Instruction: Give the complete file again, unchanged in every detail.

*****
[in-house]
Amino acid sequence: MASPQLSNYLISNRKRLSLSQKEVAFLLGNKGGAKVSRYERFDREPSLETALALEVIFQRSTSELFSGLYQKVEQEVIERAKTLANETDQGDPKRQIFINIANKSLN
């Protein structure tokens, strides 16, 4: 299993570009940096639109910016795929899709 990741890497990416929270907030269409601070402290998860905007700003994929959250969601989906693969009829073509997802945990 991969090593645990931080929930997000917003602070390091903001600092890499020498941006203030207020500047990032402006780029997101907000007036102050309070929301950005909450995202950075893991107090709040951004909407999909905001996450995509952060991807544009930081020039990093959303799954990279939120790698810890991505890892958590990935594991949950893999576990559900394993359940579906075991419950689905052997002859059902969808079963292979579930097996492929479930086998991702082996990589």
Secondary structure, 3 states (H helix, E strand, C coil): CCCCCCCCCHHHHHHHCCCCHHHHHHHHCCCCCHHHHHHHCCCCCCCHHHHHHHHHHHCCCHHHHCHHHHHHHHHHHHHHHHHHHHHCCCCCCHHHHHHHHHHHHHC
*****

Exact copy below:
[in-house]
Amino acid sequence: MASPQLSNYLISNRKRLSLSQKEVAFLLGNKGGAKVSRYERFDREPSLETALALEVIFQRSTSELFSGLYQKVEQEVIERAKTLANETDQGDPKRQIFINIANKSLN
């Protein structure tokens, strides 16, 4: 299993570009940096639109910016795929899709 990741890497990416929270907030269409601070402290998860905007700003994929959250969601989906693969009829073509997802945990 991969090593645990931080929930997000917003602070390091903001600092890499020498941006203030207020500047990032402006780029997101907000007036102050309070929301950005909450995202950075893991107090709040951004909407999909905001996450995509952060991807544009930081020039990093959303799954990279939120790698810890991505890892958590990935594991949950893999576990559900394993359940579906075991419950689905052997002859059902969808079963292979579930097996492929479930086998991702082996990589």
Secondary structure, 3 states (H helix, E strand, C coil): CCCCCCCCCHHHHHHHCCCCHHHHHHHHCCCCCHHHHHHHCCCCCCCHHHHHHHHHHHCCCHHHHCHHHHHHHHHHHHHHHHHHHHHCCCCCCHHHHHHHHHHHHHC